Project Portfolio

Dan Maynes Aminzade

Research

Actuated Workbench
Audience Interaction
Hover
You're in Control
Edible User Interfaces
Fuzzmail
KC-135
OSCAR

Schools

Stanford
MIT
Carnegie Mellon

Industry

MERL
Microsoft
Adobe
Disney Imagineering

Fun

Unsafe Search
Music Visualization
Mobot
PantsCam
Taboo Database
Pointillism
Painting
WebAmp

Zany

Tacos
SETI Joke
Pepsi Database
Love Calculator

Hacks

AdBall
RCA Lyra
Stone Cold

Humor

SURG Proposals
Female Pop Singers
Satan Baby
Wesley Willis

Microsoft

During the summer of 2002, I was a software development intern at Microsoft in Redmond, Washington. I was a member of the team that develops MSN Messenger, a popular instant messaging client. 

I worked with Tablet PCs, a new line of hardware devices that are somewhat of a cross between laptops and PDAs. Tabet PCs look like normal laptops, but they have an embedded touch screen with a stylus. The screen can swivel around and fold down on top of the keyboard so that the whole thing behaves like a digital writing tablet.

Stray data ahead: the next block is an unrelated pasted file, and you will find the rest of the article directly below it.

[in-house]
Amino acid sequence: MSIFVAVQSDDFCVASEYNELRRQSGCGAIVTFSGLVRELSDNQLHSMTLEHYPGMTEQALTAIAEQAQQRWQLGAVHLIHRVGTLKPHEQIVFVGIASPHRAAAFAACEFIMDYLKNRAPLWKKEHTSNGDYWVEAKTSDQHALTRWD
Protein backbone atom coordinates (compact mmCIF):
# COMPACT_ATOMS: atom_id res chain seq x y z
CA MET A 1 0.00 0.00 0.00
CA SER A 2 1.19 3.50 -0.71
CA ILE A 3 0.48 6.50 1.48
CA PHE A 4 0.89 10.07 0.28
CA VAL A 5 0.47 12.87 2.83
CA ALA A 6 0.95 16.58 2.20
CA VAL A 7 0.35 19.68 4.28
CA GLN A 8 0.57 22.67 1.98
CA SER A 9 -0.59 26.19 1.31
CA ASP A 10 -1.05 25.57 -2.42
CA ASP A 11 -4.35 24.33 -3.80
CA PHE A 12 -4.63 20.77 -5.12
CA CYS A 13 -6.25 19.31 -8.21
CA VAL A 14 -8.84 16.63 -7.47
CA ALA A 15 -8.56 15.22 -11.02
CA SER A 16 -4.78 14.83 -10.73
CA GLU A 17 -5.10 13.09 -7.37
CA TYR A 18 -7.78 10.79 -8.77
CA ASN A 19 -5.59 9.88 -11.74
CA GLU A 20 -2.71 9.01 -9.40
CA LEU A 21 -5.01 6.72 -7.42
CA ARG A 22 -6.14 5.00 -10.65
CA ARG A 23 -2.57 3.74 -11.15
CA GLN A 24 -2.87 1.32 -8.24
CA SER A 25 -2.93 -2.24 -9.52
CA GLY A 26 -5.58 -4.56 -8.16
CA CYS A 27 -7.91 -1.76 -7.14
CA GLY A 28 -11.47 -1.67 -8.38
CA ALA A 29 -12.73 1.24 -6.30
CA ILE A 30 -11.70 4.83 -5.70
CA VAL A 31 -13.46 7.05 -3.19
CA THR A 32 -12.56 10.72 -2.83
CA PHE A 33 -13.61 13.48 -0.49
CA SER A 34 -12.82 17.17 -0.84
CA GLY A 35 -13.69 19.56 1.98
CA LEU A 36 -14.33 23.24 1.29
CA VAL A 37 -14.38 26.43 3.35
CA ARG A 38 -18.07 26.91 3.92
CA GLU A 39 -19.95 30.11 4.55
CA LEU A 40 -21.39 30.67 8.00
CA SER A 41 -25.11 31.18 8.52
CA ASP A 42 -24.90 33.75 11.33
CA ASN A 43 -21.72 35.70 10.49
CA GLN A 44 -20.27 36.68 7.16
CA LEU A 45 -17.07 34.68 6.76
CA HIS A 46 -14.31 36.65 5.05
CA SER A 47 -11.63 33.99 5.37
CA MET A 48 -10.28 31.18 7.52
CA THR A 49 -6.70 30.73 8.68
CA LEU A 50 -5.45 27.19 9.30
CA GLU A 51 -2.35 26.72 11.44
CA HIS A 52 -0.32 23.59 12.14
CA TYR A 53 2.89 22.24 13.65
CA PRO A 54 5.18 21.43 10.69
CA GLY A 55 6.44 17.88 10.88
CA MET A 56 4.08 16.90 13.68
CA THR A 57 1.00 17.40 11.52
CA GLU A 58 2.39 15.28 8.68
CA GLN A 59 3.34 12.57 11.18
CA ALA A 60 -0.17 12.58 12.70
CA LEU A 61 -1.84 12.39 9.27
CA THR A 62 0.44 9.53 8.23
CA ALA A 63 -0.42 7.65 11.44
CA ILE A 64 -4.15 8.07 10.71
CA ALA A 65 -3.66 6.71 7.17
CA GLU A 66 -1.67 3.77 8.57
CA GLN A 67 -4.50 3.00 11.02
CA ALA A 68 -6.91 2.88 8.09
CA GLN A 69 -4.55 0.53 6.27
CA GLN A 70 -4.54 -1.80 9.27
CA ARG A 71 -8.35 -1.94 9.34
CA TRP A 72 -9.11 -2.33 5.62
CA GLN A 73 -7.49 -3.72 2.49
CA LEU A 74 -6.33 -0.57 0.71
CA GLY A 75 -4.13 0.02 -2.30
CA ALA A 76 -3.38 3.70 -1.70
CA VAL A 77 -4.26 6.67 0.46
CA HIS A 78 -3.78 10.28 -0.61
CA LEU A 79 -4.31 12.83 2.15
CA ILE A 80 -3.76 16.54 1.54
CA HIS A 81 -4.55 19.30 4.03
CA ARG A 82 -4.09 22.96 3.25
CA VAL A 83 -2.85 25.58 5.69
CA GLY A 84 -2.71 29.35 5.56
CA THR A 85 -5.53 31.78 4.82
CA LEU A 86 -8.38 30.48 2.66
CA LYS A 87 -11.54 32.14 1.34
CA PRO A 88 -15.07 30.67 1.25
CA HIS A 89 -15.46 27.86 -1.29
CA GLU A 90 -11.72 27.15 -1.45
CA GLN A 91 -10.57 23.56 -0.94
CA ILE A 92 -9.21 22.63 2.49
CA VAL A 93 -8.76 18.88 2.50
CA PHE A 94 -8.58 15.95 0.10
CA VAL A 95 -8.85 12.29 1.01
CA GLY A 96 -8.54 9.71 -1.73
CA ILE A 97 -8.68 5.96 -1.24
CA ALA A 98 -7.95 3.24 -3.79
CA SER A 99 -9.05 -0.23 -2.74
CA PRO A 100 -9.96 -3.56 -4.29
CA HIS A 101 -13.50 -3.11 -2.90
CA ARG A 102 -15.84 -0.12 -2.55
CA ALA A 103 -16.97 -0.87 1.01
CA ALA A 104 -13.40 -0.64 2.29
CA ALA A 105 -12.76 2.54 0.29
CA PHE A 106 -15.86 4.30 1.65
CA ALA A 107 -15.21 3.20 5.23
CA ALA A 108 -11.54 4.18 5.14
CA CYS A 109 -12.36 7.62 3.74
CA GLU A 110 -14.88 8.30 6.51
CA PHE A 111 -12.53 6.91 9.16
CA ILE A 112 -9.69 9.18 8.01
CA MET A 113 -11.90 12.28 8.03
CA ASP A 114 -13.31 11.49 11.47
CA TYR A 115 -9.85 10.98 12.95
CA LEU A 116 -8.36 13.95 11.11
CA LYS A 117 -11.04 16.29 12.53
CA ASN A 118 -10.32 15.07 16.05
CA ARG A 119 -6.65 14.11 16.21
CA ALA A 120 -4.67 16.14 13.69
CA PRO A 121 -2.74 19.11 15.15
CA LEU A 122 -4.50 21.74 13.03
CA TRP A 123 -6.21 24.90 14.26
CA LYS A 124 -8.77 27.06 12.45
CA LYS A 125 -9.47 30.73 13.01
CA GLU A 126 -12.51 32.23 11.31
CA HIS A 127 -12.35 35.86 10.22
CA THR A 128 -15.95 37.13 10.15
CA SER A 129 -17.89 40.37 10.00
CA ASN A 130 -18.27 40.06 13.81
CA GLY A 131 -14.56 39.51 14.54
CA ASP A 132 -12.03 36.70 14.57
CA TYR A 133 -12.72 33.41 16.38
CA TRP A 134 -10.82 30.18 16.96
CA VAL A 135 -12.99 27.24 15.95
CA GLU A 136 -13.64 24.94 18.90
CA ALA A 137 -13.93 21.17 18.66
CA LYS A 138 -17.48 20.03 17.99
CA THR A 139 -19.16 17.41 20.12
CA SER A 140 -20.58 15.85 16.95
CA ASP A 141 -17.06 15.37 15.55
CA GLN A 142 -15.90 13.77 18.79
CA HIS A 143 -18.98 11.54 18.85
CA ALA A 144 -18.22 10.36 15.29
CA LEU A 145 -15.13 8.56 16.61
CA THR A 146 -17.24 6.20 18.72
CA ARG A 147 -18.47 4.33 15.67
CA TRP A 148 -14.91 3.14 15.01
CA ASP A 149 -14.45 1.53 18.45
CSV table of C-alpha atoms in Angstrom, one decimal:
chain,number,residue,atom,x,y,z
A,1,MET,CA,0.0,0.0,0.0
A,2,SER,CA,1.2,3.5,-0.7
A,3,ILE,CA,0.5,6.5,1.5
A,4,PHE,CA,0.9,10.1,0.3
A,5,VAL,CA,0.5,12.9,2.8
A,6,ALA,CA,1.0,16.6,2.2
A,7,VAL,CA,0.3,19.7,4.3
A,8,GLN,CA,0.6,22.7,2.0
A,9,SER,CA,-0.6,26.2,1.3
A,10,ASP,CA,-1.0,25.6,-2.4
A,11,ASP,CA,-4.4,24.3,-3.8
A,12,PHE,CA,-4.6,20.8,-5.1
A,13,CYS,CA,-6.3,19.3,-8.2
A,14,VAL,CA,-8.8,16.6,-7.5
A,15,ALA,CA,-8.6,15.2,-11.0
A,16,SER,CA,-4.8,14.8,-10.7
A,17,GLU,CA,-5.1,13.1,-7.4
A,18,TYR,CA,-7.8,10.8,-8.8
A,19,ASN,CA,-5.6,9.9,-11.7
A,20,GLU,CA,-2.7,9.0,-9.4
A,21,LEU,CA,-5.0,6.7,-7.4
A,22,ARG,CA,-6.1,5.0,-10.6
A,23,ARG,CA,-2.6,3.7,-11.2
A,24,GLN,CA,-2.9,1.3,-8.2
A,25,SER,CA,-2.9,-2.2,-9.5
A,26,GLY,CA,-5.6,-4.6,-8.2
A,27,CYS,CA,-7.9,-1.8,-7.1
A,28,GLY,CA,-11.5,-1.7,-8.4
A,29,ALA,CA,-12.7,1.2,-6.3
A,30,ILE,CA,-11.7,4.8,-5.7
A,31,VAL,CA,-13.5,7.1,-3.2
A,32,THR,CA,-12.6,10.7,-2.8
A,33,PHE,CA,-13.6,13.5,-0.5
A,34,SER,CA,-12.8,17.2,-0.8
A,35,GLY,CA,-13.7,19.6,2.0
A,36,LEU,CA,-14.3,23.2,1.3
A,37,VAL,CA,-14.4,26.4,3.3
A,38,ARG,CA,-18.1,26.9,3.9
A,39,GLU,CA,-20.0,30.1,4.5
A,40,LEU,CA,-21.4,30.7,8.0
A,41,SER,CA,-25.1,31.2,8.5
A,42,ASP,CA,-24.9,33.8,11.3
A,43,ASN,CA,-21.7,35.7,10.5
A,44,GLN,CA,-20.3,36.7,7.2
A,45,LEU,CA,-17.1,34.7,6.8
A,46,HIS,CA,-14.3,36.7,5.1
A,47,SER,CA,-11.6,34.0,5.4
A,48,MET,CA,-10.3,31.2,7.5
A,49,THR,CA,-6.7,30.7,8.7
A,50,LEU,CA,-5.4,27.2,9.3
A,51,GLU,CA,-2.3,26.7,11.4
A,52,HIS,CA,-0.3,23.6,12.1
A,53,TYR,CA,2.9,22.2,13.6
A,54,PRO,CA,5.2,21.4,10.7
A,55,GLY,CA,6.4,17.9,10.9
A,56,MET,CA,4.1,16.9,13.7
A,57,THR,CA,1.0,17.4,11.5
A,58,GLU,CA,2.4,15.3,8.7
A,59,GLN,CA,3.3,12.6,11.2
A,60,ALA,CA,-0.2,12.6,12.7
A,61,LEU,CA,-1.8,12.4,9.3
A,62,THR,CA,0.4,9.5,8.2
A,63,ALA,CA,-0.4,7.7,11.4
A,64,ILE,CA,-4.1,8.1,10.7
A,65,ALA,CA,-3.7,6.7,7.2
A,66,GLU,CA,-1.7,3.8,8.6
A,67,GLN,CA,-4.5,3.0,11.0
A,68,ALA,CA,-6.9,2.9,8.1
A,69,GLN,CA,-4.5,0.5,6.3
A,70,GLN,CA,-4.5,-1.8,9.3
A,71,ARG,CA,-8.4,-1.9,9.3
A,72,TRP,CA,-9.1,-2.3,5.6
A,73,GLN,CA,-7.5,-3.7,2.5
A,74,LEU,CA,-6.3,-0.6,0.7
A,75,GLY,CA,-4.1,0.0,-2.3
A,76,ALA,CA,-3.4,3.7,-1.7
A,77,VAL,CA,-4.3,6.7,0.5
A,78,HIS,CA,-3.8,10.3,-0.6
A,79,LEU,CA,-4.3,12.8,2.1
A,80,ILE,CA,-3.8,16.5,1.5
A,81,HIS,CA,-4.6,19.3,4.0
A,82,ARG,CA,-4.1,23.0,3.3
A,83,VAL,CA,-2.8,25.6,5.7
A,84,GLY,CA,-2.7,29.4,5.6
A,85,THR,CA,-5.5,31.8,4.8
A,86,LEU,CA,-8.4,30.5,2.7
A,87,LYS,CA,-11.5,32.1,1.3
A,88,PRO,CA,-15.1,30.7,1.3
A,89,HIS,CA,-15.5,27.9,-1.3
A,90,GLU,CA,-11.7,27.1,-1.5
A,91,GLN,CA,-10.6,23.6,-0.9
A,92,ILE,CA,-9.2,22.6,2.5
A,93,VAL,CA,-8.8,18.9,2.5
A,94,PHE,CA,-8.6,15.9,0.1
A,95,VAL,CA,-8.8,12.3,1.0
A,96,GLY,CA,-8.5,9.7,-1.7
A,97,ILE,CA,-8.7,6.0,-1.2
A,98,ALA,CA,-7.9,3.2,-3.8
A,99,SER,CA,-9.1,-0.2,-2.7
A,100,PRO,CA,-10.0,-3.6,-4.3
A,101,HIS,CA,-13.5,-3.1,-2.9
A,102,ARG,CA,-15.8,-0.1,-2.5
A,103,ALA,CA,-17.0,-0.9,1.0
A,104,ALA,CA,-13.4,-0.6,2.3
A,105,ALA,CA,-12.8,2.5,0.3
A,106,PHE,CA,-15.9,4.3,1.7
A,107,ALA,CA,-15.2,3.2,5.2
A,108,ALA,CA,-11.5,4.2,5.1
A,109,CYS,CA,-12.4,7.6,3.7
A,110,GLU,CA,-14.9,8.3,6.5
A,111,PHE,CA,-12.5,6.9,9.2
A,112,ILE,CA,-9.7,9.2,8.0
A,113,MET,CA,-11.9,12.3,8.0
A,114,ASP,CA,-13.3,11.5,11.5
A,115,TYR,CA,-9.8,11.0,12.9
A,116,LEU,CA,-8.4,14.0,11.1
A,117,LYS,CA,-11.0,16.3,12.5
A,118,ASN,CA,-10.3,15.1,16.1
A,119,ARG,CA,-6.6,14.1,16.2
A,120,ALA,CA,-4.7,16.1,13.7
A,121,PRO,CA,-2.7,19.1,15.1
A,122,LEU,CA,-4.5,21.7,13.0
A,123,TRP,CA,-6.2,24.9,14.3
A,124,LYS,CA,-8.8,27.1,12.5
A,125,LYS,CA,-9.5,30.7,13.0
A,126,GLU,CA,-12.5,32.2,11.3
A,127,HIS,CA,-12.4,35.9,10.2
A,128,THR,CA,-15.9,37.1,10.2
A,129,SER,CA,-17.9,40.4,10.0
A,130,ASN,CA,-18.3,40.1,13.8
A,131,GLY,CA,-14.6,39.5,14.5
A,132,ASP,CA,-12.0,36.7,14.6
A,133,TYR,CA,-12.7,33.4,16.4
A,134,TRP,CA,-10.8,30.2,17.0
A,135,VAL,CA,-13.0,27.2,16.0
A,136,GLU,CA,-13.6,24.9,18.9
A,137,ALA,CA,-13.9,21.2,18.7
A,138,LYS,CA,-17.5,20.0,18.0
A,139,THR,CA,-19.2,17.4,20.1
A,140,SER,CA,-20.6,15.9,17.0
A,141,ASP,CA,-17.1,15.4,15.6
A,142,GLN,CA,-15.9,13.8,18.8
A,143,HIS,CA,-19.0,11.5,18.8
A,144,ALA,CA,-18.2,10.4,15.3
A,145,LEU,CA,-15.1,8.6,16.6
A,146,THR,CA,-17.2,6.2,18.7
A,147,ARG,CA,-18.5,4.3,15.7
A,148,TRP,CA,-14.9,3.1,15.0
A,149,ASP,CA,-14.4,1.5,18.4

At the time of my internship, Tablet PCs had not yet been released to market. I was given a prototype tablet running a test build of Windows XP Tablet Edition.

My summer project was to add support for Tablet PCs to MSN Messenger, so that users with Tablet PCs would be able to chat using handwritten ink messages and sketches.

Handwritten messages add a nice personal touch to instant messaging. The feature is also an important one for east Asian markets, where typing characters on a keyboard is particularly cumbersome, while handwriting can be rapid and smooth.

Adding ink functionality to Messenger was an exciting project with some interesting technical hurdles. Along with the modifications to the UI to support ink messaging, there were a variety of decisions to be made about ink serialization, transmission, and rendering. It was important that incoming ink messages could be displayed on non-tablet PCs as well, and that they would not cause problems for legacy clients. The ink features I added will ship in an upcoming version of MSN Messenger.

Here's a picture of me with my summer mentor at Microsoft, Justin Voskuhl. I'm pretending to detail his Jaguar.